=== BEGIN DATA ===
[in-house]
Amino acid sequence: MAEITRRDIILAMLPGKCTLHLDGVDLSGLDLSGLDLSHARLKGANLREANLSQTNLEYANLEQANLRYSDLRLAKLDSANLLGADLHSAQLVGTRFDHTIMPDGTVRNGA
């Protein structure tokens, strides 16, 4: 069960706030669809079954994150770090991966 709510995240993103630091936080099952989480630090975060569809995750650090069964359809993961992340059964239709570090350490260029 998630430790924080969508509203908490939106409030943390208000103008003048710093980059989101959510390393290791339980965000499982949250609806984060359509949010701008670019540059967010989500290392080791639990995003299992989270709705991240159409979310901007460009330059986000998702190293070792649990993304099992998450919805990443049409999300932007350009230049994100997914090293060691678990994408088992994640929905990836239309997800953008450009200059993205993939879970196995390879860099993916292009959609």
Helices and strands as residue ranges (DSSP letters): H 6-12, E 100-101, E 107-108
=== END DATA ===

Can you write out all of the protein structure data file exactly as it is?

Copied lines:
[in-house]
Amino acid sequence: MAEITRRDIILAMLPGKCTLHLDGVDLSGLDLSGLDLSHARLKGANLREANLSQTNLEYANLEQANLRYSDLRLAKLDSANLLGADLHSAQLVGTRFDHTIMPDGTVRNGA
């Protein structure tokens, strides 16, 4: 069960706030669809079954994150770090991966 709510995240993103630091936080099952989480630090975060569809995750650090069964359809993961992340059964239709570090350490260029 998630430790924080969508509203908490939106409030943390208000103008003048710093980059989101959510390393290791339980965000499982949250609806984060359509949010701008670019540059967010989500290392080791639990995003299992989270709705991240159409979310901007460009330059986000998702190293070792649990993304099992998450919805990443049409999300932007350009230049994100997914090293060691678990994408088992994640929905990836239309997800953008450009200059993205993939879970196995390879860099993916292009959609």
Helices and strands as residue ranges (DSSP letters): H 6-12, E 100-101, E 107-108